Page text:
With hopes of a thaw on the horizon, millions of Americans across the south-central U.S. were grappling with the aftermath of the deadly winter blast Saturday.
Power was slowly returning to residents impacted by the storm, but many were still without clean drinking water. More than 275,000 people across seven states were without power Saturday morning, including more than 80,000 in Texas – down from 4 million earlier in the week, according to PowerOutage.us.
Over 15.1 million people in Texas – more than half the state’s population – across 189 counties had disruptions in their water service early Saturday, leading local agencies to issue boil water advisories, Gary Rasp, a spokesman for the Texas Commission on Environmental Quality told USA TODAY.
Experts are warning that people of color and low-income communities who were disproportionately affected by blackouts and burst pipes could now face the hardest journey to recovery.
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Biden approves major disaster declaration in Texas
President Joe Biden approved a major disaster declaration in Texas Saturday and ordered federal assistance to supplement state and local recovery efforts. The assistance can include grants for temporary housing and home repairs, low-cost loans to cover uninsured property losses and more.
Biden said Friday he plans to visit Texas next week but will only go when he determines his presence won’t be a “burden.”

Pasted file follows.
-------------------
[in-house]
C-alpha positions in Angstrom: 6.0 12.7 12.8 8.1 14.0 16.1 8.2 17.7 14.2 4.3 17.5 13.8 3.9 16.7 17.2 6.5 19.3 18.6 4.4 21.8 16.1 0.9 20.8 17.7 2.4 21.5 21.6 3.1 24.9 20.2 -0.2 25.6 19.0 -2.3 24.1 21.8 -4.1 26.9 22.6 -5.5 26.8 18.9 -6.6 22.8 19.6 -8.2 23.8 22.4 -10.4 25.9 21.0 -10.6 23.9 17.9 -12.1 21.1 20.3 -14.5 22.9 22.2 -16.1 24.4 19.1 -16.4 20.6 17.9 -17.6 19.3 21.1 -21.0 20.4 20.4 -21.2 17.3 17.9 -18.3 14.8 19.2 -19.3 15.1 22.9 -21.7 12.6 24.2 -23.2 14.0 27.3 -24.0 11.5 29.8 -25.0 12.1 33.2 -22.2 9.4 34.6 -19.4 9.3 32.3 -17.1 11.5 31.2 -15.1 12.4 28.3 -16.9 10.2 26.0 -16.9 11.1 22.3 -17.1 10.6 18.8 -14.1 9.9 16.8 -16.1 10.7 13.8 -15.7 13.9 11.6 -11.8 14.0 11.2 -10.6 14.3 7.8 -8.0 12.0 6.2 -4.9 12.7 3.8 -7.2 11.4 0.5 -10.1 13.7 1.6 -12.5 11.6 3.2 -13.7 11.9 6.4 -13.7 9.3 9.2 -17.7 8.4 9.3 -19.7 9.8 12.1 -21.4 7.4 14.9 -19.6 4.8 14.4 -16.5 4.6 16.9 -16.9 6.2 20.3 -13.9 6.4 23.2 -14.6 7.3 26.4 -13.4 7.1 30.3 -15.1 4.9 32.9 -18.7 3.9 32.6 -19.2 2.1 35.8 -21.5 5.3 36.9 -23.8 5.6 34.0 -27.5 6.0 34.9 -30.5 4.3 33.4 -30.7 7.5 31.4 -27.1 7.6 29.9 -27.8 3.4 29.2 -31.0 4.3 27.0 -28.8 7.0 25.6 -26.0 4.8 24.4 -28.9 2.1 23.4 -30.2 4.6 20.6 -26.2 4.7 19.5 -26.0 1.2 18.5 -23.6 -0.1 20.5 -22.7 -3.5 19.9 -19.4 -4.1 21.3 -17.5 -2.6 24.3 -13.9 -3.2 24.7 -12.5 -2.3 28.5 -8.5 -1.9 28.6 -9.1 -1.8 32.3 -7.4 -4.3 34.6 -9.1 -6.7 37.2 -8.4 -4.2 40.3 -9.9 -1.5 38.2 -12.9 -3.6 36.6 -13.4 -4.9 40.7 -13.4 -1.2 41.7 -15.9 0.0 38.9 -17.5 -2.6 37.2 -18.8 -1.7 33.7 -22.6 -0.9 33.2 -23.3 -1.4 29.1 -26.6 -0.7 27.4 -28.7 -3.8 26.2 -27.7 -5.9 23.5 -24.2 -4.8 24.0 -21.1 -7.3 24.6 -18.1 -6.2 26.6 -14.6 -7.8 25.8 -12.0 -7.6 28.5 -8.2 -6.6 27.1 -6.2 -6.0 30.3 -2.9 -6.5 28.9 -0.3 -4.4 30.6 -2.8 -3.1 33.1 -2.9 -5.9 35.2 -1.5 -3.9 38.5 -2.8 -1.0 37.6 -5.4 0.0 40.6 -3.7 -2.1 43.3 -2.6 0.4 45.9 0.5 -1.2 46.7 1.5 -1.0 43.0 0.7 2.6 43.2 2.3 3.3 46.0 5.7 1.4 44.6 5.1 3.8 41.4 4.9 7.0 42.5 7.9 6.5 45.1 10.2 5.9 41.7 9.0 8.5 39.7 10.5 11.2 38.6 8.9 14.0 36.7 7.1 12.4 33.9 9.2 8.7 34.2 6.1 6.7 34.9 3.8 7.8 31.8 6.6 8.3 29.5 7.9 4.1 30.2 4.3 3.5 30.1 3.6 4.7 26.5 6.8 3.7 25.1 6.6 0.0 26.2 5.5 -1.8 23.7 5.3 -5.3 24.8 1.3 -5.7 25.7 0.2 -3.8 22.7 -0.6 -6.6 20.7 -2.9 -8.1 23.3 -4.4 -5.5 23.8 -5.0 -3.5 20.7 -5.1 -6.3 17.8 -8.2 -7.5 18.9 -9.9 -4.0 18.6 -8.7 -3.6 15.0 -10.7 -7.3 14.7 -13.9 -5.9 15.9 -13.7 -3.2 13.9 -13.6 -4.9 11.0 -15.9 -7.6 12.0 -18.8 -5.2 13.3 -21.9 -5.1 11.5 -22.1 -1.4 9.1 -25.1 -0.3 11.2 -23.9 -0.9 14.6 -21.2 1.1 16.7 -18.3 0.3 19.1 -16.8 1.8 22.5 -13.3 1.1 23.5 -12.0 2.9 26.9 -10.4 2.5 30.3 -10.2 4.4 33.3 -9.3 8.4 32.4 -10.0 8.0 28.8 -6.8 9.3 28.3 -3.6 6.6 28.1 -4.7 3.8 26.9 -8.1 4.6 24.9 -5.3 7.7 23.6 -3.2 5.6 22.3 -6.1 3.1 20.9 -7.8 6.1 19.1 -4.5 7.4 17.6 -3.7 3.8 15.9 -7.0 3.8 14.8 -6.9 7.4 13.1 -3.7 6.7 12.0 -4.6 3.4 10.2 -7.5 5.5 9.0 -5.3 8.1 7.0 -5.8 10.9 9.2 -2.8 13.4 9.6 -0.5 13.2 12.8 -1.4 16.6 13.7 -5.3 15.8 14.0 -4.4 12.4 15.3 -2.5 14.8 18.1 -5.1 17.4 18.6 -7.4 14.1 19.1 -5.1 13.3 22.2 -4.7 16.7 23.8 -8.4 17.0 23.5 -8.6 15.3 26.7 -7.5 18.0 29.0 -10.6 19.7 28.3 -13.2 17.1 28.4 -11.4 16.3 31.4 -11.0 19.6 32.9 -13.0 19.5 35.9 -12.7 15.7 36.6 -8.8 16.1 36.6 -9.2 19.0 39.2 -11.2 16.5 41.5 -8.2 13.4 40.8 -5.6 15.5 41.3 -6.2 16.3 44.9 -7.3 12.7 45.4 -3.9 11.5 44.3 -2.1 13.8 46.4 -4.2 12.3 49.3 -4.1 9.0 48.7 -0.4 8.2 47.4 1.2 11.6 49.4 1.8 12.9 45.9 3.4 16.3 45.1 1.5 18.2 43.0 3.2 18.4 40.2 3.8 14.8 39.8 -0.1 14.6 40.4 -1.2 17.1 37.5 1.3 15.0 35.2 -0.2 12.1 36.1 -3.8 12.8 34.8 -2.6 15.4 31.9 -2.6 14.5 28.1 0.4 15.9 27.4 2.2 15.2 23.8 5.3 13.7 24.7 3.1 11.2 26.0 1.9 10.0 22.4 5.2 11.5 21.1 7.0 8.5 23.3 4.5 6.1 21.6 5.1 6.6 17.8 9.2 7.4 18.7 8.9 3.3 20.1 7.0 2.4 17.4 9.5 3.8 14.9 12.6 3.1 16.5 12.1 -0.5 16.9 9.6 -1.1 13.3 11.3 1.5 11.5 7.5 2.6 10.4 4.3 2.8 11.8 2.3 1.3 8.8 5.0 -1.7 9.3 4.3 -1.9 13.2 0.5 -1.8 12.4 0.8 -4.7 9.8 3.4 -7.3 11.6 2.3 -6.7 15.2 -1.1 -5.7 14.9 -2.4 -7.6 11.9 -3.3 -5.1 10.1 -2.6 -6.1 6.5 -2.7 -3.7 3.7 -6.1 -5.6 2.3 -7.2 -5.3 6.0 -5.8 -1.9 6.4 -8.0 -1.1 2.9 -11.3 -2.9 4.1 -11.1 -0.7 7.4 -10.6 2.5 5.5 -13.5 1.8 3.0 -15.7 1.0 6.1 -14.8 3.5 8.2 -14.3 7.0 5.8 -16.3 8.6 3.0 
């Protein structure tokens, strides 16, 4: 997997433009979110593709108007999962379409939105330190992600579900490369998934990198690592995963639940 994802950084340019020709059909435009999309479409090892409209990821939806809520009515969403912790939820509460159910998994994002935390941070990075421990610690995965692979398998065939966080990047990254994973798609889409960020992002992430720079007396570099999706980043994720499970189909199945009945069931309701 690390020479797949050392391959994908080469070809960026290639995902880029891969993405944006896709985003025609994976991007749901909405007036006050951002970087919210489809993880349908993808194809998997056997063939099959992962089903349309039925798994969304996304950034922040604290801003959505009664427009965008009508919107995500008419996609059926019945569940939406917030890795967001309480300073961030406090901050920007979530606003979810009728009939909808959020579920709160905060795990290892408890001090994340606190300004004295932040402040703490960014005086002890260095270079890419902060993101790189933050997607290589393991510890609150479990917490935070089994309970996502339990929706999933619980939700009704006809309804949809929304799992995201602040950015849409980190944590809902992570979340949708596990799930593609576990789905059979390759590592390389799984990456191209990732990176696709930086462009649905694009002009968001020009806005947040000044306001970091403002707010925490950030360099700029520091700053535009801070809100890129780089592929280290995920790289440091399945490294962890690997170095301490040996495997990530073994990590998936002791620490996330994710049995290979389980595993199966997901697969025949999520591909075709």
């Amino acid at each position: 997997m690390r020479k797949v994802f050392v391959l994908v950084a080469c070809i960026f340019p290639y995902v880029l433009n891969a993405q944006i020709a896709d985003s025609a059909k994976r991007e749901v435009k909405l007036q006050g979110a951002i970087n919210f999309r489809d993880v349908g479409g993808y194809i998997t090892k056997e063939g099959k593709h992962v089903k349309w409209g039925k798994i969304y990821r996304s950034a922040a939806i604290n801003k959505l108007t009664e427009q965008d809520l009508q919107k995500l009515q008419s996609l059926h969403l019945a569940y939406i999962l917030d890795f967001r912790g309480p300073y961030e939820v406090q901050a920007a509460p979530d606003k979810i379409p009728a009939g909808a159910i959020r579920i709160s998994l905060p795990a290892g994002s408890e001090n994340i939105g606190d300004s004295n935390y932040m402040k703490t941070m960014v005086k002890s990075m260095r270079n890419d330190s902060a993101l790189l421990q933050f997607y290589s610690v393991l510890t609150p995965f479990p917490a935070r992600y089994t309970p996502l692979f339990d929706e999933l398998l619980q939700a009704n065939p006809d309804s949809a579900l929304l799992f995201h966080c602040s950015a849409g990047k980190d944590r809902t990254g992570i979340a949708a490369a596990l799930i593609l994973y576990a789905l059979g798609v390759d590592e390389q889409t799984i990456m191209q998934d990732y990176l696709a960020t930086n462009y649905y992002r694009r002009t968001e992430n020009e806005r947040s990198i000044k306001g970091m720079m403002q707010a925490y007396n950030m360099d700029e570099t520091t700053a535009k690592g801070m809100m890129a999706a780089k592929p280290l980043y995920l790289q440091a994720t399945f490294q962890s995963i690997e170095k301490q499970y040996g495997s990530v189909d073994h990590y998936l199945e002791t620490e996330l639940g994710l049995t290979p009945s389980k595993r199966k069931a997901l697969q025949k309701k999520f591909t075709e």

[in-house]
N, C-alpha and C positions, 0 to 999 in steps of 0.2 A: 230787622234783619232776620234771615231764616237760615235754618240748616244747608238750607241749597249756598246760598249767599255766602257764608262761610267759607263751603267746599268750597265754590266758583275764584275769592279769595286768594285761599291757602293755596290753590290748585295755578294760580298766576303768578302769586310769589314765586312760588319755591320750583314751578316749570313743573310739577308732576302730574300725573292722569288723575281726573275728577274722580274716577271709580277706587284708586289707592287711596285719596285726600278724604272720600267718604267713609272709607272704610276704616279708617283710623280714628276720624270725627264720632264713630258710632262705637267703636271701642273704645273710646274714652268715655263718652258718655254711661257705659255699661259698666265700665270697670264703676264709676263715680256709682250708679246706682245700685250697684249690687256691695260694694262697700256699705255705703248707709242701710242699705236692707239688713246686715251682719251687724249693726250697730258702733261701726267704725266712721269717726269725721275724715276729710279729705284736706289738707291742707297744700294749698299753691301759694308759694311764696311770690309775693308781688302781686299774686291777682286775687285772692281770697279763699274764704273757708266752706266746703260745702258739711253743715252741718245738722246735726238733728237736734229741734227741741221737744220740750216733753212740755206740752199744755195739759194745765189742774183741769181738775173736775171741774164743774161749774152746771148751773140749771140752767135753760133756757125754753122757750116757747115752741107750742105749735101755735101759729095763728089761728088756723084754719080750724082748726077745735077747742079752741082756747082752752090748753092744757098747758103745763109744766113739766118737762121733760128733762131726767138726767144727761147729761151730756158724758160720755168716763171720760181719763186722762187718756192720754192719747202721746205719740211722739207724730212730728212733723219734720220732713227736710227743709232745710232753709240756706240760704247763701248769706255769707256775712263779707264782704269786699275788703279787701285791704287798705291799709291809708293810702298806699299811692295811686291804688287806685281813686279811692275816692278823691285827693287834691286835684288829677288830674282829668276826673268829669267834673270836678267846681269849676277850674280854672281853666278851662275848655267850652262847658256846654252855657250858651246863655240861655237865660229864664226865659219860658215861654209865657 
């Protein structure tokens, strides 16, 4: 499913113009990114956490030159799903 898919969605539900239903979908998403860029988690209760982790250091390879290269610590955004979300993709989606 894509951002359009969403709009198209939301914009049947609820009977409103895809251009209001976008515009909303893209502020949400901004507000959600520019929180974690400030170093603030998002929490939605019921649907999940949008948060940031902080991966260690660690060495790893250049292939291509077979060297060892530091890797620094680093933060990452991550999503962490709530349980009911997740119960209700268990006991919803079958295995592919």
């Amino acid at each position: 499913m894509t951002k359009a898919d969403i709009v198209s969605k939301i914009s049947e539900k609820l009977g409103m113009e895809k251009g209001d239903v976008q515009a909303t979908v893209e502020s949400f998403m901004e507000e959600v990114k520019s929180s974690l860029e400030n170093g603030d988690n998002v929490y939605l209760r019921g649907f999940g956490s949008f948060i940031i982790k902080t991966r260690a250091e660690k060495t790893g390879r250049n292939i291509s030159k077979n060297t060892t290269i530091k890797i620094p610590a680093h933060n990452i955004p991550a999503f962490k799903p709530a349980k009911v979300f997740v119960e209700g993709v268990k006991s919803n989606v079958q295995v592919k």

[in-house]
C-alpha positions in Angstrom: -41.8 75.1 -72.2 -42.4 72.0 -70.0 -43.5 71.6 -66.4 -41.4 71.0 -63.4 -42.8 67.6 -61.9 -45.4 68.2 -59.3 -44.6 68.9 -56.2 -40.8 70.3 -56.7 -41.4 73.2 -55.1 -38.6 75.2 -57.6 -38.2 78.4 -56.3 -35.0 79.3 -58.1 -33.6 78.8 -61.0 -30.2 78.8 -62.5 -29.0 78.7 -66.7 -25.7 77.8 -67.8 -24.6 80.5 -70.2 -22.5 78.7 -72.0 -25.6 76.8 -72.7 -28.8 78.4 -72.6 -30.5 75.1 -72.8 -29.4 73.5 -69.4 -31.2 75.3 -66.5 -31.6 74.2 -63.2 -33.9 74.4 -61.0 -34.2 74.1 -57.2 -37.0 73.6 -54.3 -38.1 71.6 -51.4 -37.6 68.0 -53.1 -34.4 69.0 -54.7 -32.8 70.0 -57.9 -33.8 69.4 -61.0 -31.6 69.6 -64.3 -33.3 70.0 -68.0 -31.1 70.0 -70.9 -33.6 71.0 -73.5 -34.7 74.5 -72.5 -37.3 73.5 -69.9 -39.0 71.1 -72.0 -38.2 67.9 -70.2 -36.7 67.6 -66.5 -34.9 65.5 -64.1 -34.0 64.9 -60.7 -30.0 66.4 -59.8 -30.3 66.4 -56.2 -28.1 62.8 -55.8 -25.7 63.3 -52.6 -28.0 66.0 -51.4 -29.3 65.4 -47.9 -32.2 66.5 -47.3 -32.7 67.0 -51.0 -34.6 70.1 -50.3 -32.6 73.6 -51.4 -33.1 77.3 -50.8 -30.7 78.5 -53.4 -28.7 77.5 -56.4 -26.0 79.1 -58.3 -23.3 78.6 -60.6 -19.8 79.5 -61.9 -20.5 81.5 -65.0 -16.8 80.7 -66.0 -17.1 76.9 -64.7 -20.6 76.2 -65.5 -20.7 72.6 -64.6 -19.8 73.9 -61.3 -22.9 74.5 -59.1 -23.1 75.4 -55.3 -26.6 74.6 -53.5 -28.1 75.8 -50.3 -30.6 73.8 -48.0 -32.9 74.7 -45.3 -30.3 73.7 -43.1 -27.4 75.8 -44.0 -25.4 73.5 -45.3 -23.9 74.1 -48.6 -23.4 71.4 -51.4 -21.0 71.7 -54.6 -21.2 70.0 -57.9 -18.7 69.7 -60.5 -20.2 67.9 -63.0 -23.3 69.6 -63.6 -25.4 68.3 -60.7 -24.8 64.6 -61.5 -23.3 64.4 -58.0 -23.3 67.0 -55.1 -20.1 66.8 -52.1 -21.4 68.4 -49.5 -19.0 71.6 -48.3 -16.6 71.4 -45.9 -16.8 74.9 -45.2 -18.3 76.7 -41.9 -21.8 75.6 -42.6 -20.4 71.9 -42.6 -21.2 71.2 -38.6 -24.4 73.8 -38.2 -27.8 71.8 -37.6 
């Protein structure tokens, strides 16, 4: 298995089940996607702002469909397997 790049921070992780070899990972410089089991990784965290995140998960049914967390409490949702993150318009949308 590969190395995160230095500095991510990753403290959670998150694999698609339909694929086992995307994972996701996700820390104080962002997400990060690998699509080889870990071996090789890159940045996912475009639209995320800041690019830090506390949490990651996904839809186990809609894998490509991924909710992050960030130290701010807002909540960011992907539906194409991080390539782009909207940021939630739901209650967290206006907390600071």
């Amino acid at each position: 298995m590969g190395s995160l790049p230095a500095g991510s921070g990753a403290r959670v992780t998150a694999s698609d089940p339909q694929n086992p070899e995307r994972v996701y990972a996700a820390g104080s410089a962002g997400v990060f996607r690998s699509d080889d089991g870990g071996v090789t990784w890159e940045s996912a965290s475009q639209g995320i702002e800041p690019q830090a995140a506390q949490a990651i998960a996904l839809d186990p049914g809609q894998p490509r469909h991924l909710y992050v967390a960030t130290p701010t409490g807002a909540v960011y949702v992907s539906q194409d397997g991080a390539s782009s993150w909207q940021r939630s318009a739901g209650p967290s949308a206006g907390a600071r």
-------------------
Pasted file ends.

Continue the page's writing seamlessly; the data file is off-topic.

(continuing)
“The answer is yes,” Biden said of a visit to Texas, adding his plan originally was to go in the middle of next week. “But I don’t want to be a burden. When the president lands in a city in America it has a long tail.”
Last week, Biden approved states of emergency in Louisiana, Oklahoma and Texas.
More than 3,000 daily record cold temperatures last week
Last week saw some of the worst winter weather conditions in decades, if not on record, the National Weather Service said Friday, and the conditions were blamed for the deaths of more than 57 people.
More than 3,000 daily record cold temperatures were reported from February 12-17, and 79 of those records were all-time cold records, the NWS said Friday, predicting that much of the U.S. was expected to see subfreezing temperatures for several days to come.
‘Warmth is on the way’
But “warmth is on the way,” the National Weather Service said Friday. “It may even feel tropical by early next week,” the service said.
AccuWeather meteorologist Alex Sosnowski said a “major thaw is forecast for the recently winter-bombarded south-central United States.”
“Even though temperature swings won’t be as dramatic in the Midwest and East, AccuWeather meteorologists say the extreme winter weather of late should ease up in intensity into the end of February,” Sosnowski said.